Huntington Ingalls Builds a Workforce to Do “Hard Stuff Huntington Ingalls Industries (HII) is


Huntington Ingalls Builds a Workforce to Do Hard Stuff Huntington Ingalls Industries (HII) is the largest U.S. shipbuilding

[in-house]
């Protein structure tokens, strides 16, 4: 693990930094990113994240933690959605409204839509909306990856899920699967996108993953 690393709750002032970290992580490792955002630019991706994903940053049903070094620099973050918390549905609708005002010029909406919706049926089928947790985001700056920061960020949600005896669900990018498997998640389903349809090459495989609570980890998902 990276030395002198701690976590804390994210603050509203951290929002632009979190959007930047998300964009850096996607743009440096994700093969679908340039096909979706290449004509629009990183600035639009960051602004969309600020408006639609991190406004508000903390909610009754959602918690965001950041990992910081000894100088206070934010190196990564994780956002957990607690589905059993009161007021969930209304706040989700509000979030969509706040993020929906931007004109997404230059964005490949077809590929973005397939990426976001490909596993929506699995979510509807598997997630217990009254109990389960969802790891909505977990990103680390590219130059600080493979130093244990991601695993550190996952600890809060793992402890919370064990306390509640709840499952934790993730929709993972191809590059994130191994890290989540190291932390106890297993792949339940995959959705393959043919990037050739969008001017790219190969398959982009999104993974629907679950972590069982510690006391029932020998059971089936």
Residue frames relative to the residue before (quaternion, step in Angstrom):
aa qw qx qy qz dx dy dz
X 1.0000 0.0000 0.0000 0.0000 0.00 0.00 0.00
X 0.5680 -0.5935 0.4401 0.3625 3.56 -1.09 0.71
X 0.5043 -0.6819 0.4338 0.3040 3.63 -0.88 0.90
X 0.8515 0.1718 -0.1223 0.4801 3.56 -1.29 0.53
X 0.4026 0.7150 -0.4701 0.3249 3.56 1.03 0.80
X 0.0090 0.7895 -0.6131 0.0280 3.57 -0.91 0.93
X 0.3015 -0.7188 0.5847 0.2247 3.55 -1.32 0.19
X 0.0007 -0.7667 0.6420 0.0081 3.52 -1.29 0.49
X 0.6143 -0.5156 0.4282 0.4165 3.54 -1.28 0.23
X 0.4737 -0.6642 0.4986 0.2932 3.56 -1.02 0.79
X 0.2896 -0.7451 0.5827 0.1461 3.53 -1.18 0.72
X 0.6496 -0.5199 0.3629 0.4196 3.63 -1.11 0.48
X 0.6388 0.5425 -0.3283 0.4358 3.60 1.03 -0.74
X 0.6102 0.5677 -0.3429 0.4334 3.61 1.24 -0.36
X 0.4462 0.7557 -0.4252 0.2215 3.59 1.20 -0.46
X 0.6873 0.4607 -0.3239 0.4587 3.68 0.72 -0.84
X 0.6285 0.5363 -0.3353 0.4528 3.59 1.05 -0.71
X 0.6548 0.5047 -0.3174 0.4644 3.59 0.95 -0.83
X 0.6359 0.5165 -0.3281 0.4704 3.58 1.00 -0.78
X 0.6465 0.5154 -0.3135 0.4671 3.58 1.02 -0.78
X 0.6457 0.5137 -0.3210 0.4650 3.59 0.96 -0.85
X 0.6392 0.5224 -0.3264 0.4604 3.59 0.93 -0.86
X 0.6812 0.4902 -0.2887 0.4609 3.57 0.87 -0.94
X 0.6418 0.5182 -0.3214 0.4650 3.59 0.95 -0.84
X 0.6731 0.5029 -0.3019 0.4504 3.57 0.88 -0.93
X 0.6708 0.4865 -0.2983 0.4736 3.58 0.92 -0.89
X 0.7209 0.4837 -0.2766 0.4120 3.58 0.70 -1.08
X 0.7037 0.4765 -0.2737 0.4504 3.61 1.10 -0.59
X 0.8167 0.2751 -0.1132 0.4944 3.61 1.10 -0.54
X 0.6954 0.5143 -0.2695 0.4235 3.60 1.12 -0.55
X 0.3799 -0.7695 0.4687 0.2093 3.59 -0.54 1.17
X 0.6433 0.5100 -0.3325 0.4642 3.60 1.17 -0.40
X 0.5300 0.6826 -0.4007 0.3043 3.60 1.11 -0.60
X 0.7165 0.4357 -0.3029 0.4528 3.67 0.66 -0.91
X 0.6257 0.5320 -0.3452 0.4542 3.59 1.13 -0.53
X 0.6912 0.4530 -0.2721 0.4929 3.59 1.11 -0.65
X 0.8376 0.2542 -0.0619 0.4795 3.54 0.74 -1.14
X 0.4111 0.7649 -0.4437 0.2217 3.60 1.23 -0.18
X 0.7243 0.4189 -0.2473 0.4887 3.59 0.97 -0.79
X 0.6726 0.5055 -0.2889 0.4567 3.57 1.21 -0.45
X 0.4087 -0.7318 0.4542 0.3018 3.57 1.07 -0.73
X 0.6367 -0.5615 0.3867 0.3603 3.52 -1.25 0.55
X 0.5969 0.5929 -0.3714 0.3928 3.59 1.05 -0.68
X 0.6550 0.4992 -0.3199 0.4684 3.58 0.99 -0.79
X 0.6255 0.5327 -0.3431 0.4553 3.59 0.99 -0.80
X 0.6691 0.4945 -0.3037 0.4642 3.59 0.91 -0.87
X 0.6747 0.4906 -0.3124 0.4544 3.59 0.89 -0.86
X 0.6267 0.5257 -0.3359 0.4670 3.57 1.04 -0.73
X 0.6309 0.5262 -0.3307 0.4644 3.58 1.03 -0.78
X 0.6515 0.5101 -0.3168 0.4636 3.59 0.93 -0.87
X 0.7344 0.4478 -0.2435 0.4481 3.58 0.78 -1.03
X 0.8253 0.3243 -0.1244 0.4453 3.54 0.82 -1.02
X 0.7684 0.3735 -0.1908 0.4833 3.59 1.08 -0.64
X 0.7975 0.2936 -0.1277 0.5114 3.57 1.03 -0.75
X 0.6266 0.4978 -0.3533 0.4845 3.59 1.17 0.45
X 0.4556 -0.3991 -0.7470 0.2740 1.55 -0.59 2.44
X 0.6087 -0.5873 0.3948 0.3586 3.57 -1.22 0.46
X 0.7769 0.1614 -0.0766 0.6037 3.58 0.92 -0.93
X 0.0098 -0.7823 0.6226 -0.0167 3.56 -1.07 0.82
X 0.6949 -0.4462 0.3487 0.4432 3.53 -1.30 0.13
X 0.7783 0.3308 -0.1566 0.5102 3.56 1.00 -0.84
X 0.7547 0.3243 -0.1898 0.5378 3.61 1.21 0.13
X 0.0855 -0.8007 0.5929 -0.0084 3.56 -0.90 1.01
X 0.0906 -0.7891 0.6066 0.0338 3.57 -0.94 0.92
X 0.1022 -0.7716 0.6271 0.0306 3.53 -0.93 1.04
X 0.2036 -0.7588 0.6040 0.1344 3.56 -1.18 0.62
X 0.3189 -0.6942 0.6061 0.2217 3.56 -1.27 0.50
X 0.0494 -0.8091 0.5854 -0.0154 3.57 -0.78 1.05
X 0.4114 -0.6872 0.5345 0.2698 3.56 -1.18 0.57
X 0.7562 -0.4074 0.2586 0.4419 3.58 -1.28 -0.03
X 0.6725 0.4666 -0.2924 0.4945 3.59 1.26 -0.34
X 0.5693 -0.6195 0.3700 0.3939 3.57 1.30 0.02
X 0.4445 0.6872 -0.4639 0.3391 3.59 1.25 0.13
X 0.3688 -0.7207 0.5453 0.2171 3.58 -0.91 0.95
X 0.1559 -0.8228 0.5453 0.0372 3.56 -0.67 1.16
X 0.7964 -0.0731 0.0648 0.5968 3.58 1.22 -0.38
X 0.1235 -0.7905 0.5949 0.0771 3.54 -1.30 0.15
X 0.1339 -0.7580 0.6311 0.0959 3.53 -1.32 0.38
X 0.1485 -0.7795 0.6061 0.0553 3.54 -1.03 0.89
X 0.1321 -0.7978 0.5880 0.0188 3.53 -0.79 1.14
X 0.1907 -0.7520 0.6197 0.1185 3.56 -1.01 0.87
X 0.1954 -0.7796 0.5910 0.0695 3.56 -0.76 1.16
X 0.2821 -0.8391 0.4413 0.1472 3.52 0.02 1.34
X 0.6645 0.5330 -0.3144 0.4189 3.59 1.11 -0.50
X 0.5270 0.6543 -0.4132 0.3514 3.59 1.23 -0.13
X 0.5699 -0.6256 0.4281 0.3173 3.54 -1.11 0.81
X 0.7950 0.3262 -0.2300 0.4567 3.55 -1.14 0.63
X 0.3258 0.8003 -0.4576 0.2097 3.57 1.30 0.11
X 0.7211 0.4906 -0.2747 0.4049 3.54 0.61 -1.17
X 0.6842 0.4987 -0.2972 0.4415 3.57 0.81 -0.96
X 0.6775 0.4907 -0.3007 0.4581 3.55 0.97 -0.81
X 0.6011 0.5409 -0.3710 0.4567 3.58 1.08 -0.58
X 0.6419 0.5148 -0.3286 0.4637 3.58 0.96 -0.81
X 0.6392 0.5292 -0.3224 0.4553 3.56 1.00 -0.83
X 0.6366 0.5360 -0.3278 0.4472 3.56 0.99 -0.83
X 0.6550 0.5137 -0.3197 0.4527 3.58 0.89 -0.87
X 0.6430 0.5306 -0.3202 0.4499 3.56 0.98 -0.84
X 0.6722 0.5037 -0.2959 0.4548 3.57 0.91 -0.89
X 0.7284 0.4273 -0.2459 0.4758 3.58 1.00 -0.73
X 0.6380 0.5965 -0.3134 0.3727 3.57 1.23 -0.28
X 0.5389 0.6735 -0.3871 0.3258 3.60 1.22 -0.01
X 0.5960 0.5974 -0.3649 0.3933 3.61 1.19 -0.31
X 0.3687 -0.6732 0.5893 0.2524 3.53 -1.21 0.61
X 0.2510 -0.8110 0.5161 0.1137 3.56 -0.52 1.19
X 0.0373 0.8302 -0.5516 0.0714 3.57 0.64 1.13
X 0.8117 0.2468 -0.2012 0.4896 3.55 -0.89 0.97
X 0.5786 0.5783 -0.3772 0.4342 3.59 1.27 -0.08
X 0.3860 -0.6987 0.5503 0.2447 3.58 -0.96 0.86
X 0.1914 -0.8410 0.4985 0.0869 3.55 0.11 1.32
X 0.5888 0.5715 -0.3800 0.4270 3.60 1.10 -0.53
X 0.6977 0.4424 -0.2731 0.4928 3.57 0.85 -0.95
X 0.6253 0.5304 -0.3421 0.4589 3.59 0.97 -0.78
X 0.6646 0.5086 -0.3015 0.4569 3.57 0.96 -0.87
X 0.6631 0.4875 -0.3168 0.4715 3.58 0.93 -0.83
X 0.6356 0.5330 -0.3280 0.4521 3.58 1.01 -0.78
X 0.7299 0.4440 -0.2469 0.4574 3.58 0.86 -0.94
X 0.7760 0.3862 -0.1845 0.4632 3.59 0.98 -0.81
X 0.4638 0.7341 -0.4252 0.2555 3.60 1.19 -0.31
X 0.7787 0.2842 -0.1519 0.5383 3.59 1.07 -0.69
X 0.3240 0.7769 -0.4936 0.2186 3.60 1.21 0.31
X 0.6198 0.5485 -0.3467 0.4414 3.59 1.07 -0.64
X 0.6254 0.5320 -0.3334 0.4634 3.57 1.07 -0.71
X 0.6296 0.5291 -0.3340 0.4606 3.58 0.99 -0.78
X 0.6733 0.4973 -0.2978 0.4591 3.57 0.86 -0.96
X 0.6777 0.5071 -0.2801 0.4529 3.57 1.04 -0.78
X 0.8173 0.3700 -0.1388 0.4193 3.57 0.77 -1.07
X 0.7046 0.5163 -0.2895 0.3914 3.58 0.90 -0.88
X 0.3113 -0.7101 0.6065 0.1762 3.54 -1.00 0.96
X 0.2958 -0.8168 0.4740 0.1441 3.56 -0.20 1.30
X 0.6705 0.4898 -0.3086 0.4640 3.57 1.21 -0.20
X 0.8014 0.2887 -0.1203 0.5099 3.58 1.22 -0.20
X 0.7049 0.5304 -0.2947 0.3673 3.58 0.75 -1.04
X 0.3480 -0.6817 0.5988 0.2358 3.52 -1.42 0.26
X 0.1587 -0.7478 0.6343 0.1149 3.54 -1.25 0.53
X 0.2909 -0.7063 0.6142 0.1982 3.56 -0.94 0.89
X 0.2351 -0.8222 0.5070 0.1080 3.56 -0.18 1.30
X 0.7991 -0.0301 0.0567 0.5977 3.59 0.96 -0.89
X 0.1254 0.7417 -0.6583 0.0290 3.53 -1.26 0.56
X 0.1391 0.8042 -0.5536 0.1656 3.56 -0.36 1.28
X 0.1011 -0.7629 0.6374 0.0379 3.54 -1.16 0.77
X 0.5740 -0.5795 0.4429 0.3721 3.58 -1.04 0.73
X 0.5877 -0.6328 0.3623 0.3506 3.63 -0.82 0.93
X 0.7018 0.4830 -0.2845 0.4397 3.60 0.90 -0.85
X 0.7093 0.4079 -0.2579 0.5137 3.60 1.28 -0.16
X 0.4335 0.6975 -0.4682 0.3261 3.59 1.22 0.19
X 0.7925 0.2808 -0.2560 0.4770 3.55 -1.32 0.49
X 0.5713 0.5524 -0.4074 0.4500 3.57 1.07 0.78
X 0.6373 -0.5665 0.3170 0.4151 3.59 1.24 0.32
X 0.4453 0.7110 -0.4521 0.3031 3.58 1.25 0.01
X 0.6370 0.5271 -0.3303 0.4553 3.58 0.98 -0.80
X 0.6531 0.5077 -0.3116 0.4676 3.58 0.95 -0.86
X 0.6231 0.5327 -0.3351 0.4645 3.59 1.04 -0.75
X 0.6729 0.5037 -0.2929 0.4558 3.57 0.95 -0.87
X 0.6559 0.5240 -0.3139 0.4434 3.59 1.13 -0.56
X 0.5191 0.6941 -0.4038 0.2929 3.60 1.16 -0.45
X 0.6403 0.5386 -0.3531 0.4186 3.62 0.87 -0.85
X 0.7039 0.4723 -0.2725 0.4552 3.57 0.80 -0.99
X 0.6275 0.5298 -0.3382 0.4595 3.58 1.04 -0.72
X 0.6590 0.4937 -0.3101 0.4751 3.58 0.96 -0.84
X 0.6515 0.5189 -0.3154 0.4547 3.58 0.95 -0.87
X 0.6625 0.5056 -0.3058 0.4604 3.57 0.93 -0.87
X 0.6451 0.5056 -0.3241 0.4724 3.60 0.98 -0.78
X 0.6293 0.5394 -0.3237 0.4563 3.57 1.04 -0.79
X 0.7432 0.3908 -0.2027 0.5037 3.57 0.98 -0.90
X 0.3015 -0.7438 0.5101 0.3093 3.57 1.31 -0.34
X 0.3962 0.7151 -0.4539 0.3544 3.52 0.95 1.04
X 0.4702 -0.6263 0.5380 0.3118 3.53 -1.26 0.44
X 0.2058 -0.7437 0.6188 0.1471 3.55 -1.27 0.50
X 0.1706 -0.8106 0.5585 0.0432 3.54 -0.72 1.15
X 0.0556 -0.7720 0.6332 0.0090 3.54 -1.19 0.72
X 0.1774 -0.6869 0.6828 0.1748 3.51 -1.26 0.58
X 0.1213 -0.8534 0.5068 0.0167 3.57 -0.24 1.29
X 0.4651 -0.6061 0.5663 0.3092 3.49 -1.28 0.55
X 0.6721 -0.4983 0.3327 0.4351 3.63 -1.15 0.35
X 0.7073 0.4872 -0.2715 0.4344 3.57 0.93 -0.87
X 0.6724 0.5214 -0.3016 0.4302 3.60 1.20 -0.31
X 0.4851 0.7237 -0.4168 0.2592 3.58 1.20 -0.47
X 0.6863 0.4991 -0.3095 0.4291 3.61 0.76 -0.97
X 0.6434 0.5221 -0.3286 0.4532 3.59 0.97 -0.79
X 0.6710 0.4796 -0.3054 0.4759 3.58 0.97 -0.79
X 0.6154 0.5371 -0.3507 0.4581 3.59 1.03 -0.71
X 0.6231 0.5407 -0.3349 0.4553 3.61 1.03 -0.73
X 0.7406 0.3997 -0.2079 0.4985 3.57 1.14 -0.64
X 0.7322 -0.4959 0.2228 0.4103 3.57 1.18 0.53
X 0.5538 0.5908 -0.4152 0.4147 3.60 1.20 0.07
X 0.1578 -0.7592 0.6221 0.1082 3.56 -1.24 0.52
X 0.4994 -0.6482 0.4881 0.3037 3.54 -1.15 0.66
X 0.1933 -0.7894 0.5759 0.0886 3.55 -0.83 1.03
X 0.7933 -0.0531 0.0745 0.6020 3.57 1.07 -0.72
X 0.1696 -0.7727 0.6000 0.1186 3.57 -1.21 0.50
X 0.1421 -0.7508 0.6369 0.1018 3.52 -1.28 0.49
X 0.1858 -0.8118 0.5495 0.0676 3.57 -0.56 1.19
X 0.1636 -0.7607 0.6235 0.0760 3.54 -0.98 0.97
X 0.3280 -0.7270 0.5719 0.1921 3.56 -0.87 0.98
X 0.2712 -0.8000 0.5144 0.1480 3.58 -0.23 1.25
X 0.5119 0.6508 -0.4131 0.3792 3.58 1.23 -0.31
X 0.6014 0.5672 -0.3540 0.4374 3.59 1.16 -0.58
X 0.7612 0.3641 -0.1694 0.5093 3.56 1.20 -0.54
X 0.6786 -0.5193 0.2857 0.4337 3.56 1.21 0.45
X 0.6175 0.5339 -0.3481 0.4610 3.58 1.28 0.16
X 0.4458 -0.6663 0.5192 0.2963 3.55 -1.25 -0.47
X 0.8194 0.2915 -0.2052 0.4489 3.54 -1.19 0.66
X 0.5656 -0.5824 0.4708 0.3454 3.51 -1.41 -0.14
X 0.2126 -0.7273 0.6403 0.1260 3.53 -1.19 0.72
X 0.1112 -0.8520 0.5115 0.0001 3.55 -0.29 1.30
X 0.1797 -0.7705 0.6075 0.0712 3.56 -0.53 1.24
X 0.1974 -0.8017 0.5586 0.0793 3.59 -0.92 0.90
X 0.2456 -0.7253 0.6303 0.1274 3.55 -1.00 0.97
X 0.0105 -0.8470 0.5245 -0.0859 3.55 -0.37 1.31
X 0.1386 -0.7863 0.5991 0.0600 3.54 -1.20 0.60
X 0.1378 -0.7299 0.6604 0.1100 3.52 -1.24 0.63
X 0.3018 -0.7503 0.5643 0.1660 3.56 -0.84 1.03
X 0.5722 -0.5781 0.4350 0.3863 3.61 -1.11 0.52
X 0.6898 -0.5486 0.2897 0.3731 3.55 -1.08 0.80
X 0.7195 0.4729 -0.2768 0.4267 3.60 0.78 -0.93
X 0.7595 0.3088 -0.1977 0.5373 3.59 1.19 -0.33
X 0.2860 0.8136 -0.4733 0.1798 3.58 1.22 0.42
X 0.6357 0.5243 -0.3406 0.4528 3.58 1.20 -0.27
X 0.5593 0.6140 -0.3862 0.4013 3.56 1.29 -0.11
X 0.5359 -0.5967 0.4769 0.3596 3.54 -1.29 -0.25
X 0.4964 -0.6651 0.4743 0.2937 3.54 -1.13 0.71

Another way in which HII seeks excellence through training is in its use of technology. Several years ago, it began researchi Huntington Ingalls Builds a Workforce to Do “Hard Stuff Huntington Ingalls Industries (HII) is the largest U.S. shipbuilding company serving the military; its products include aircraft carriers, submarines, Coast Guard cutters, and more. A military ship is a hugely complex product, and the sailors' lives depend on it being precisely made to specifications. To meet its motto of “Hard stuff done right” in the hands-on work of shipbuilding, HII combines careful hiring with a commitment to training. Building military ships is highly specialized, possibly requiring a military clearance as well as technical skills and physical strength, so positions are hard to fill. HII finds educated, strong people and then trains them to do the job. One aspect of training is a set of apprenticeship programs. These run for four to eight years and training. The latter may include training in crafts like welding and pipe fitting or in specialized areas such as rigging or nuclear testing. The program at the Newport News, Virginia, shipbuilding facility covers 19 trades, along with the choice to participate in eight advanced programs. Another facility, in Mississippi, offers apprenticeships in 13 trades. The two programs together have 130 instructors, many of whom themselves attended one of the schools. Employees are paid for a 40-hour week, including their time on the job and in classes. A first- year apprentice can earn $35,000 a year, with raises bringing the salary up to $58,000 after completion of the program-and because the program is paid for, they graduate without student loans to repay. combine classroom learning with on-the-job The training culminates in an apprentice degree that comes close to meeting the standards for an associate's degree, so employees with a desire to continue on toward a college degree are well on their way, Employees who stay with HII for 40 years also can apply that experience to becoming designated a master shipbuilder. HII's 1,400 master shipbuilders are another source of instructors for its apprenticeship program. Another way in which HII seeks excellence through training is in its use of technology. Several years ago, it began researching ways to employ “augmented reality” in business applications including training. Augmented reality refers to displaying an overlay of digital information over a view of the physical world, the way football broadcasts on television draw lines on the field to illustrate plays. In HII's training, it is used for showing the steps required to operate equipment while the trainee is at the equipment, viewing it on a tablet computer. HIl's sucess with this method has drawn the interest of the U.S. Navy, which may begin using HII's augmented-reality technology to help sailors learn how to conduct maintenance. Questions 1. What training methods does Huntington Ingalls use, according to the information given? How do these support its bu business needs? 2. How might HII evaluate the success of its training?

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